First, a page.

A short time later, an extremely exuberant admiral and excited
Chief Sharkey joined them on the observation area.
“You can’t imagine what it’s like, Lee!” Nelson exclaimed.
“We hit the exosphere in only a few minutes.
Can you believe that? It
was incredible! Mendez had it right on the mark.” There was a short silence.
“Thank you, Lee. Heaven
only knows how long it would have taken for me to figure it out on my own.
Lee nodded, not knowing what to say.
Personally, he felt that the admiral would have figured it out on
his own and it wouldn’t have been that long a time, either.
“So when do we go to Hikeru?”
There was a long hesitation. “The CMO isn’t sure it’s a good idea for you to go,
Crane was speechless for exactly five seconds.
That was how long it took for the shock to wear off and the anger
to rise out again. He
held out the cup. “Chip?
Would you take this, please? It’s
cold.” Then he got up and
approached the clear hull plates, his fingers outstretched.
When he had reached them, he continued to face the sea as he spoke.
“It took me most of the past day and a half to decide why I
should go, because frankly, I was scared spitless at the thought of
stepping foot on that island again. But
I decided to go for the simple reason that I can’t stay here—waiting,
asking crewmen to help me avoid killing myself if I miscalculate a foot or
two. Or to shave me or to help me dress. Admiral, if there is a chance that the remedy for this is on
that island, I want to be there. I
wish to hell I could see Mendon’s face when he sees me and realizes that
he didn’t take me down like he wanted to.
Just being there will be enough.”
Lee had kept control this time, but he still heard a trembling in
his voice. It was very
quiet in the entirety of the control room.
“I’ll talk to Doc again,” Nelson said softly
from his site.
Lee nodded. “Thanks.
And be aware, A’ona Matua has declared her intentions to go to
Hikeru as well.”
“What?” Nelson asked, incredulous.
“She said something about it being her right or
some such thing. La’ani,
The admiral gave a lusty sigh. “This is when I wished I hadn’t let Doc talk me into
declaring the boat smoke free. I
need a cigarette.”
Crane laughed softly.
“I should have known something was up when I was told they hadn’t disembarked with the men,” Nelson said. “Well, as much as I don’t like having civilians on board the Flying Sub with the new propulsion system, it has passed all its initial tests. Let me think about it.”
“When do we leave?” Lee asked.
“As soon as I calm Dr. Jamieson down, refuel the
Flying Sub and grab a cup of coffee,” the admiral said in mock
“And both of you get a bite to eat,” the XO
Lee nodded, resisting the urge to say ‘yes,
Five hours later, they were strapped in their
seats. The admiral did
all of the safety checks while Sharkey assisted.
Lee sat in one of the fold-down chairs, with Doc sitting opposite
him in another one. The two
women sat directly behind the admiral and the COB.
“Initiate launch,” Nelson said and the Flying
Sub bay doors opened. “Disengage,”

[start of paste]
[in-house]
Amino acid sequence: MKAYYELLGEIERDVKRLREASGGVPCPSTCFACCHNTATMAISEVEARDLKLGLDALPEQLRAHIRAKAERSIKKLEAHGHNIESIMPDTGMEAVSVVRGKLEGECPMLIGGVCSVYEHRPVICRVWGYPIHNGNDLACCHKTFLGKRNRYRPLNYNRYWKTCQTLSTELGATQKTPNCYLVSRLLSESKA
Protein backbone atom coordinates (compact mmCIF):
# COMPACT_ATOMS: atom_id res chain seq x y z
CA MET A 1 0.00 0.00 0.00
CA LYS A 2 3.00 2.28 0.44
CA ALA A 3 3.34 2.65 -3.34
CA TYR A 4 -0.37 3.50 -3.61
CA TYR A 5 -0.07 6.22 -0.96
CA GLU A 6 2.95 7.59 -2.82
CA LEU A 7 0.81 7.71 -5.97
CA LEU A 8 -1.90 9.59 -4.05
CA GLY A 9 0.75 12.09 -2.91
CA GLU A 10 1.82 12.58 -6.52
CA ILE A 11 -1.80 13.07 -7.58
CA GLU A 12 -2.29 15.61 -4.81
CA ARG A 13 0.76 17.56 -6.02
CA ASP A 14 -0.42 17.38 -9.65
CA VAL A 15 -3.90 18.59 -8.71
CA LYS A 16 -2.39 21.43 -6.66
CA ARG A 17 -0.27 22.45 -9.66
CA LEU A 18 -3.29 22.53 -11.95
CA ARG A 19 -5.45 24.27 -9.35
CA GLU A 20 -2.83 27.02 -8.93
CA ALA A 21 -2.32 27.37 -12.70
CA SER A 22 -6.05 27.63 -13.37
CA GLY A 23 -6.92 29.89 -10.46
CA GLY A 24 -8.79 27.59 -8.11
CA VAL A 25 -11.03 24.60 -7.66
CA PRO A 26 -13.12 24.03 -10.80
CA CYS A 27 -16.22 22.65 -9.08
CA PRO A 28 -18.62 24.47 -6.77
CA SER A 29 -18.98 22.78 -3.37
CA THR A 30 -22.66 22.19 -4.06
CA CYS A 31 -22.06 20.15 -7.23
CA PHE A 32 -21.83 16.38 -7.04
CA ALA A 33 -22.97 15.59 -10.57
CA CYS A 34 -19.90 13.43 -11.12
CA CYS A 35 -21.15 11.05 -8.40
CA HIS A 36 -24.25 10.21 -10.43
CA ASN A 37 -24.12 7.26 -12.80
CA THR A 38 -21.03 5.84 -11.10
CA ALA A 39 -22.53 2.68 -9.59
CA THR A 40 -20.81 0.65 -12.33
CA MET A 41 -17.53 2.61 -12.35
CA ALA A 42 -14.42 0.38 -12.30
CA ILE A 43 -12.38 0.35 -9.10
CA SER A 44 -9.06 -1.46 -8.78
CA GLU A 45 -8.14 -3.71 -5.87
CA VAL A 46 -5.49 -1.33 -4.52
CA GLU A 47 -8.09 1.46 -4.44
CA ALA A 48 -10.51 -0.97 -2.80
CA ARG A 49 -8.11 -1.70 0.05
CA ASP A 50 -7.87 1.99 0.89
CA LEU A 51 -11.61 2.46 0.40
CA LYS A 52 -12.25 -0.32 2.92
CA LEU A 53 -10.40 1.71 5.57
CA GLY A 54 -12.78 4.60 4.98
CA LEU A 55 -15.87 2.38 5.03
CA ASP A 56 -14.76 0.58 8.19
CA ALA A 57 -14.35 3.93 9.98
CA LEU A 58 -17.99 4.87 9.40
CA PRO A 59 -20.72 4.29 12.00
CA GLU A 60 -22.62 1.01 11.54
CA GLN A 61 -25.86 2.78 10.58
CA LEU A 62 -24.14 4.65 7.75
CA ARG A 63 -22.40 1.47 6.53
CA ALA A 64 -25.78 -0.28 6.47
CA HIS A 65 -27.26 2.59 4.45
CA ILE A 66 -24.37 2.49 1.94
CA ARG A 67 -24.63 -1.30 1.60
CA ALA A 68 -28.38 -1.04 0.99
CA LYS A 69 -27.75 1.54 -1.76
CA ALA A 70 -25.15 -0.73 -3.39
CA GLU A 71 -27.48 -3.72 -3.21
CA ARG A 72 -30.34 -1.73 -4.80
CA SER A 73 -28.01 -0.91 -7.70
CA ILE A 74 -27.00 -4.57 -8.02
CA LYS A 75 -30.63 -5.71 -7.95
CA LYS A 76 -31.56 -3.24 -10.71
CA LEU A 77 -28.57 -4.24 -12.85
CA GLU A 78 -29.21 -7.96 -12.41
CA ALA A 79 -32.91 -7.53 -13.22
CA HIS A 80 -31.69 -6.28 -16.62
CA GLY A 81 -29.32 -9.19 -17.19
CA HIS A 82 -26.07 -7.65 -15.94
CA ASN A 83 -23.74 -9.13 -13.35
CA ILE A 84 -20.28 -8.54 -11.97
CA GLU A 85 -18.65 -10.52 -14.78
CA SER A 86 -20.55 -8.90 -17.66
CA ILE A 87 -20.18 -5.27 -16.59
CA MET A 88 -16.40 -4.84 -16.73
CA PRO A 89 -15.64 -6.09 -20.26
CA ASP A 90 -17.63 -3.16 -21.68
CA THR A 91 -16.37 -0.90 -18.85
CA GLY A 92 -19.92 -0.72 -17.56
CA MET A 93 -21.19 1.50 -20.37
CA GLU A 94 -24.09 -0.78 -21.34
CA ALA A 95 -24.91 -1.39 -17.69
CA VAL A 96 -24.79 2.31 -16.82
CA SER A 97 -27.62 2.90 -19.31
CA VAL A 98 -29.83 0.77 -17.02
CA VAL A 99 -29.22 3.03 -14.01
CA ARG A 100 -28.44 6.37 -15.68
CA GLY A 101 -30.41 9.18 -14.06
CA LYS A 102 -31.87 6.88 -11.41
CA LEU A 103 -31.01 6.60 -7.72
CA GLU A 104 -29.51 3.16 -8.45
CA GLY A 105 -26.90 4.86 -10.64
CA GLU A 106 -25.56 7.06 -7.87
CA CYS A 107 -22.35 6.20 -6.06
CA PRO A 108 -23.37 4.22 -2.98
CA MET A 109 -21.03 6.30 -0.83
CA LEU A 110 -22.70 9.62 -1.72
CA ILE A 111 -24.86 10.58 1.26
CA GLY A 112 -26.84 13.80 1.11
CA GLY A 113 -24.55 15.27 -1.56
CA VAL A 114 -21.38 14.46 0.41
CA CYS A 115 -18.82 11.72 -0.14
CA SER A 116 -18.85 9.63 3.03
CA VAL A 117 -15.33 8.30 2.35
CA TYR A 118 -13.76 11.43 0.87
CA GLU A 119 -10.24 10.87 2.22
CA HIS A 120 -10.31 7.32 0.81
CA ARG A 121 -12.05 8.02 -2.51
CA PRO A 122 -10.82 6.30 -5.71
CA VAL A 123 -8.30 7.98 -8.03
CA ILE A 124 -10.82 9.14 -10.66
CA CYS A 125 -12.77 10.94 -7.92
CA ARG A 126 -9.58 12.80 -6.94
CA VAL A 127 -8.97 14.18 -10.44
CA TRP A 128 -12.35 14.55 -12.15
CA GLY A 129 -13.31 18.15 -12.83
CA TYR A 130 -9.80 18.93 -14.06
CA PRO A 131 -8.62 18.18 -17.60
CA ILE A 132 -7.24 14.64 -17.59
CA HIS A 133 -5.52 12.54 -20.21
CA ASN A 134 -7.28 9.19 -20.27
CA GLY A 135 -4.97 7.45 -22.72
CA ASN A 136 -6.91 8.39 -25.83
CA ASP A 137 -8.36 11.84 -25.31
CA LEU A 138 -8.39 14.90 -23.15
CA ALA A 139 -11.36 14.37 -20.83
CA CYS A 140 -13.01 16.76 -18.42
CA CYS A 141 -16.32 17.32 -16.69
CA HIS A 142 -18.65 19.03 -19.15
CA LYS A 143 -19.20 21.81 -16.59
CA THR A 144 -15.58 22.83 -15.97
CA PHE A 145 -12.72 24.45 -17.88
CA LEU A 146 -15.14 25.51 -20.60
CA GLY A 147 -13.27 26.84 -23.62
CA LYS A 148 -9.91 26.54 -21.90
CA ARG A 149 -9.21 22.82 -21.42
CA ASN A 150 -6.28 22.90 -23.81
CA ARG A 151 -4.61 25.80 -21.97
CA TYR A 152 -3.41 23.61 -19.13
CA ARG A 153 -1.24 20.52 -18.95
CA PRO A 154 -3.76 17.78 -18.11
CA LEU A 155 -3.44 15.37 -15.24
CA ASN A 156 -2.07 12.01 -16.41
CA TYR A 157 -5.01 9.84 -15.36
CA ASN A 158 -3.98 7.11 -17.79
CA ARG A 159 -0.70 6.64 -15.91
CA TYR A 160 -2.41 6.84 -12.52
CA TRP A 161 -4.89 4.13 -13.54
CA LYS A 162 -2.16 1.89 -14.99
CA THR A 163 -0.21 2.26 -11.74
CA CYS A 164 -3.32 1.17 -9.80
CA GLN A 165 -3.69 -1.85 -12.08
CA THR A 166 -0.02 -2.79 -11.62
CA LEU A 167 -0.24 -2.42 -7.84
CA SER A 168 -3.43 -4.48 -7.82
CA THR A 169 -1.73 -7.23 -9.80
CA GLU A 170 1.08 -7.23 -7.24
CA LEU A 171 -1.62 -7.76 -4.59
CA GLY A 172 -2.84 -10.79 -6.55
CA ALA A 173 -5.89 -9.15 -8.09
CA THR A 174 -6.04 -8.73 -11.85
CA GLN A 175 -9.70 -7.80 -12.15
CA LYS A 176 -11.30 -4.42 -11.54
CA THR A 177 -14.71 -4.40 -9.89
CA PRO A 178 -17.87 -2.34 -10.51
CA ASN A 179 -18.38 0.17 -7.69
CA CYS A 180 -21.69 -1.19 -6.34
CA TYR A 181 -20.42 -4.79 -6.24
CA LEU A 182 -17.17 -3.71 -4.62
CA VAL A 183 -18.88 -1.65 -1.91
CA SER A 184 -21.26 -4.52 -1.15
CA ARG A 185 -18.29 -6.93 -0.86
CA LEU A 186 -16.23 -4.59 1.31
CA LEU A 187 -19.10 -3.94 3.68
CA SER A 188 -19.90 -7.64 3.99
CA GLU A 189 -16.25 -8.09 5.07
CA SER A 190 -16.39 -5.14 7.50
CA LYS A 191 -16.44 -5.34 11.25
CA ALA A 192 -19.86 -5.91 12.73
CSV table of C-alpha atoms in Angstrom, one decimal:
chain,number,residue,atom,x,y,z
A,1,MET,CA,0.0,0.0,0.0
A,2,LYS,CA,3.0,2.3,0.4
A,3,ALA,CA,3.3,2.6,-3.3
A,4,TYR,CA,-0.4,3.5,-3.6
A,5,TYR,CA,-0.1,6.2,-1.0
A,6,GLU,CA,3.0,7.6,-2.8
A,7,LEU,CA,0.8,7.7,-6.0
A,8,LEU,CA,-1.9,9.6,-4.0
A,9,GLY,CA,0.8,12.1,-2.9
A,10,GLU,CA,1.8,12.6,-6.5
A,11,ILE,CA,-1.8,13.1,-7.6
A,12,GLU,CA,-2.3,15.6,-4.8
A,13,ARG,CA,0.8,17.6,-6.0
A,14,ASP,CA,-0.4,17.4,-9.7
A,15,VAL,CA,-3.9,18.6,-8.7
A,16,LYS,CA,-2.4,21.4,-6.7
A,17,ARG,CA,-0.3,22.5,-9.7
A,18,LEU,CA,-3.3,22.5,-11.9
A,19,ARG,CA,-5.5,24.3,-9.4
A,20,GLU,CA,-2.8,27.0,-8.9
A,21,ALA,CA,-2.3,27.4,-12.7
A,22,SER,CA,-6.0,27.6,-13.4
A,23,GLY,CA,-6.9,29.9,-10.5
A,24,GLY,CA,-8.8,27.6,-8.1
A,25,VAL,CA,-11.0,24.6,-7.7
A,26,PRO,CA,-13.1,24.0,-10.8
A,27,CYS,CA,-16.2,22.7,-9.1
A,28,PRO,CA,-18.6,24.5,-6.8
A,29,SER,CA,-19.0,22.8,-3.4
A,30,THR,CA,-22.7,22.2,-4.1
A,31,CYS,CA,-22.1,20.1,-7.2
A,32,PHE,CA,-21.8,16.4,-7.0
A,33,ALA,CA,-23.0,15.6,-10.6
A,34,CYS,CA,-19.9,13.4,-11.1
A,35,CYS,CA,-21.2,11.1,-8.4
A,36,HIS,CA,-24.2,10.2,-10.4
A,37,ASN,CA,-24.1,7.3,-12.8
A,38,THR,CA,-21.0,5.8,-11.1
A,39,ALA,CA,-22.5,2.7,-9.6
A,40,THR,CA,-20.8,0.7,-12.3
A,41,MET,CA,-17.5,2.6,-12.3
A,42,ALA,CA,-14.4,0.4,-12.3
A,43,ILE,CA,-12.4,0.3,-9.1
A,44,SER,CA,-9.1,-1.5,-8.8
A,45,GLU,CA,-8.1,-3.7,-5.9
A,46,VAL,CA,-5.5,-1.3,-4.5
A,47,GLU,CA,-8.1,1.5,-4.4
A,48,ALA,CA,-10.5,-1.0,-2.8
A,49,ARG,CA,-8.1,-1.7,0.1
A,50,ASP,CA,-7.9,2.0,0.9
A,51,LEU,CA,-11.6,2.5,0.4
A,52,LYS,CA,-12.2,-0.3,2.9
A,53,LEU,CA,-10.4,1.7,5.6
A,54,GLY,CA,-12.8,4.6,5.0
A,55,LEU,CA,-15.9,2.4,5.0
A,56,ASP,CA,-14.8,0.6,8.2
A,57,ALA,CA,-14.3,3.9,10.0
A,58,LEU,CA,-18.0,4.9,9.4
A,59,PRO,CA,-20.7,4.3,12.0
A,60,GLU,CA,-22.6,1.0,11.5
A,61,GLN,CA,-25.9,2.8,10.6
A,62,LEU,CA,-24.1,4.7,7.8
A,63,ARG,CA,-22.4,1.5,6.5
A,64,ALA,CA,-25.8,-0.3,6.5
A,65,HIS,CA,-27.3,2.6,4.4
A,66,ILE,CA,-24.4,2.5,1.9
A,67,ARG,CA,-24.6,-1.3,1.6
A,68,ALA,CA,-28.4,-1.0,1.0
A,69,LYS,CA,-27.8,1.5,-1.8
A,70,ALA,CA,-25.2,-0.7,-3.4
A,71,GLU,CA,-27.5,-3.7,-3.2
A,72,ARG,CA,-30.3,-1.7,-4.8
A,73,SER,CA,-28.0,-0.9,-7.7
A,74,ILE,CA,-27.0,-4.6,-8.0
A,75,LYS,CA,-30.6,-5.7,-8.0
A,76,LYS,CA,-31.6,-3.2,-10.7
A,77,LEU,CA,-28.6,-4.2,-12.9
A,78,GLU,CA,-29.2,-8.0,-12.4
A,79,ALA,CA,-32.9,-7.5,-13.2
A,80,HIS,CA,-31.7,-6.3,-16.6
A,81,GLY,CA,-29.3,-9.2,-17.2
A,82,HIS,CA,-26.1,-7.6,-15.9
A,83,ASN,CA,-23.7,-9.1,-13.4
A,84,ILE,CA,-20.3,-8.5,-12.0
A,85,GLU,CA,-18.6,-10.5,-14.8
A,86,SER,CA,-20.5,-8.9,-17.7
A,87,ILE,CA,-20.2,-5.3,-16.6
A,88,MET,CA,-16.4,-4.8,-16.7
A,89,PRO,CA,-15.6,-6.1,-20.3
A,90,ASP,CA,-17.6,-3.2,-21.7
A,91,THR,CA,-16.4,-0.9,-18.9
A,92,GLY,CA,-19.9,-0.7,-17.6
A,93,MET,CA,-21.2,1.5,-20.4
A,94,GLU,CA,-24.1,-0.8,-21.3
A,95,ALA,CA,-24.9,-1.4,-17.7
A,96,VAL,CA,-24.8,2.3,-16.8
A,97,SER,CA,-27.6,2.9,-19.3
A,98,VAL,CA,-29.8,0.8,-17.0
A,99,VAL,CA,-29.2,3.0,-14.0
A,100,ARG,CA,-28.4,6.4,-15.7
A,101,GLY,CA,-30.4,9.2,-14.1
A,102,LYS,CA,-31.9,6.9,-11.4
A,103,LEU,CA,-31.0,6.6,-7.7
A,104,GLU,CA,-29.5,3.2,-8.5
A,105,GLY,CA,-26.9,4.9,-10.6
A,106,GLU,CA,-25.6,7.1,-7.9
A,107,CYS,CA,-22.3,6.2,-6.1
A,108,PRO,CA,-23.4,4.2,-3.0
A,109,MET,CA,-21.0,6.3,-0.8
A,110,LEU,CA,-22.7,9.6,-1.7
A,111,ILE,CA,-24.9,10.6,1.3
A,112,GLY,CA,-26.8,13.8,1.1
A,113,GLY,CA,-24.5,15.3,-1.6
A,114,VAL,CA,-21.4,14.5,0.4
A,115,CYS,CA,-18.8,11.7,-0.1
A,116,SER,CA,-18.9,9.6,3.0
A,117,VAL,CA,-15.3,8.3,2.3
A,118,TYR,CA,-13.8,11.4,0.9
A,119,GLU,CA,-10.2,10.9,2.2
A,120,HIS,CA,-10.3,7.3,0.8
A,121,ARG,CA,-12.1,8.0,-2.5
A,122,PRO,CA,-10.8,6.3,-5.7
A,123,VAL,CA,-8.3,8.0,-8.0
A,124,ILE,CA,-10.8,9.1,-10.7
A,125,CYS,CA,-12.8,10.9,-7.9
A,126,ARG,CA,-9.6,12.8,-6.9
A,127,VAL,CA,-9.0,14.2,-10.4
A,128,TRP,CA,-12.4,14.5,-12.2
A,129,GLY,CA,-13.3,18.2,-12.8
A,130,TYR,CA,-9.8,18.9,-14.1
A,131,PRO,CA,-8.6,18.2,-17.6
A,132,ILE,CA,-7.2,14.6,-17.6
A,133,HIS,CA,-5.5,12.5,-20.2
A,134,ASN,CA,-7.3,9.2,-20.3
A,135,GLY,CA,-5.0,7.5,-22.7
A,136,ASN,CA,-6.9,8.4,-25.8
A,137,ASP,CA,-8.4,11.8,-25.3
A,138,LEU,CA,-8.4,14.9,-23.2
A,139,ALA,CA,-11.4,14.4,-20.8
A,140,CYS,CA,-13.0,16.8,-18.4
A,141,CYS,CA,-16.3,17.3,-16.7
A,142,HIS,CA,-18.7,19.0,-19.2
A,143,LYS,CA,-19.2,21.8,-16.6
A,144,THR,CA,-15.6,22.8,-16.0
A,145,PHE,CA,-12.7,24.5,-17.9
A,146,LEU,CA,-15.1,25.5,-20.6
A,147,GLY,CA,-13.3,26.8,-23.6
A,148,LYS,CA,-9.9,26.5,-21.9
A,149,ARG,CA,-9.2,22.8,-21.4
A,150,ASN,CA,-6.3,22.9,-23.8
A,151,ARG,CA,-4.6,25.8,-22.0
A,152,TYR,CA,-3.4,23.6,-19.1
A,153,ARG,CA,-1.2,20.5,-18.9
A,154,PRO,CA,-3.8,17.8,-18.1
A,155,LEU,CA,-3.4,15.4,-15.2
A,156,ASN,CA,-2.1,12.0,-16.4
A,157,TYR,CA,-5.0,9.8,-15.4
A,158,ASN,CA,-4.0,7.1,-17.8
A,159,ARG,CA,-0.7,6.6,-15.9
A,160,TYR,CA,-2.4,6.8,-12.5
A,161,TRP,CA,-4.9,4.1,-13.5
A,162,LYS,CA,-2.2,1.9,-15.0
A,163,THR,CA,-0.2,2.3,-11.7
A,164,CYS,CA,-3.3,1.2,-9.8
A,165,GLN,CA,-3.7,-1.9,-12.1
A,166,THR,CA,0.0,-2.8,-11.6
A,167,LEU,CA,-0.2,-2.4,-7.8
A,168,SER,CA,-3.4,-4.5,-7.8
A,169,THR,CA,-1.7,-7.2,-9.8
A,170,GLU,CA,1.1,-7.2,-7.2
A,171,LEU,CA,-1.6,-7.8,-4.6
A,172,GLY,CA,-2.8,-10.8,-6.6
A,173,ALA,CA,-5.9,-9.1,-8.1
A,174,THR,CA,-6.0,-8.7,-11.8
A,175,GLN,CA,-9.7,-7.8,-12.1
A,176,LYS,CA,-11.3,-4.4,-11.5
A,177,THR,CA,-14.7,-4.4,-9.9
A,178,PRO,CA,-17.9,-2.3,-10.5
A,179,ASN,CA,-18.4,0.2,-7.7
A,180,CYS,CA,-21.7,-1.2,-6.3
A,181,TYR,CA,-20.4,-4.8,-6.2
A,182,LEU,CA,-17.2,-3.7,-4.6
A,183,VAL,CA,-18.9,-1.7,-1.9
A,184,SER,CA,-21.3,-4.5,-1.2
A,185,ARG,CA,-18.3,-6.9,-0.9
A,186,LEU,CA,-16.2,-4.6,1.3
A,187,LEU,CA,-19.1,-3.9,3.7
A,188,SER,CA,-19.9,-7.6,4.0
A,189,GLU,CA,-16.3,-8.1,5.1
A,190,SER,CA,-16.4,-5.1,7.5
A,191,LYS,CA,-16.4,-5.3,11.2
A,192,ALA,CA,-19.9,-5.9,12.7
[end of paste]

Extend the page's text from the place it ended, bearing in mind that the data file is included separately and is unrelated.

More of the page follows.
he said next and the sharp thump of release above them signaled their
freedom. The admiral eased the craft out of its cradle and into the
ocean. The engines whined as
they powered up and Lee felt a strong surge as the Flying Sub sped toward
her take-off. He felt more
power than he was used to and she broke surface more quickly, skipping
only once, and then shooting into the air as though catapulted.
He felt the g-forces increase rapidly and then they leveled off.
“We are in the upper atmosphere,” the admiral
said, in his best instructional voice.
He continued to describe the trip periodically.
Lee figured it was more for his own benefit rather
than anyone else’s. “Admiral,”
he finally asked. “Exactly
what was Mendez’s contribution? I
know you said it was something to do with protecting the vessel from the
forces of such increased speed, but that’s all I remember.”
Crane had been curious about that since before the information had
been extracted from his mind.
“The propulsion unit was essentially completed,
Lee,” the admiral began. “The
problem was that the excessive forces inherent with such higher speeds
play hell with any materials normally used for transportation except for
spacecraft. The vehicle would
be torn apart after only a few flights.
That problem more or less made the drive useless.”
“Admiral?” Lee interrupted.
“Did you come up with this new drive?”
There was a long pause.
“I came up with the initial idea.”
Lee nodded. It
was just as he had thought. “And
Mendez came up with the means to feasibly use the invention. Something to buffer the friction.”
There was another silence.
“Were you awake during the information extraction?” the admiral
“Might have been subliminally awake.
“Because you just gave a crude definition to
what Mendez proposed. The
same nuclear/ion drive that we developed is also being used as a means to
buffer the vehicle against the atmospheric forces.
Somewhat like a very thin force field.”
“A force field?” Lee asked.
“That creates another set of possibilities as well.”
“Indeed it does, Lee.”
There was a silence for a short while and then the admiral began
The flight was astonishingly short, Lee thought.
“Doing a fly-by at regular speed,” Nelson
announced. “Check for
hostile action, Chief.”
Lee felt the craft bank port and then make a
sweeping circle. The sharp
realization came to him that he had never actually seen this mountain
island. He had come in
drugged and left mostly blind. He
only had La’ani’s brief descriptions to go by.
A’ona Matua said something.
It sounded ominous. Then
she began a short sing-song chant.
“There is death here,” La’ani translated.
|Foam on the Large Wave Prologue|
|Voyage to the Bottom of the Sea Contents|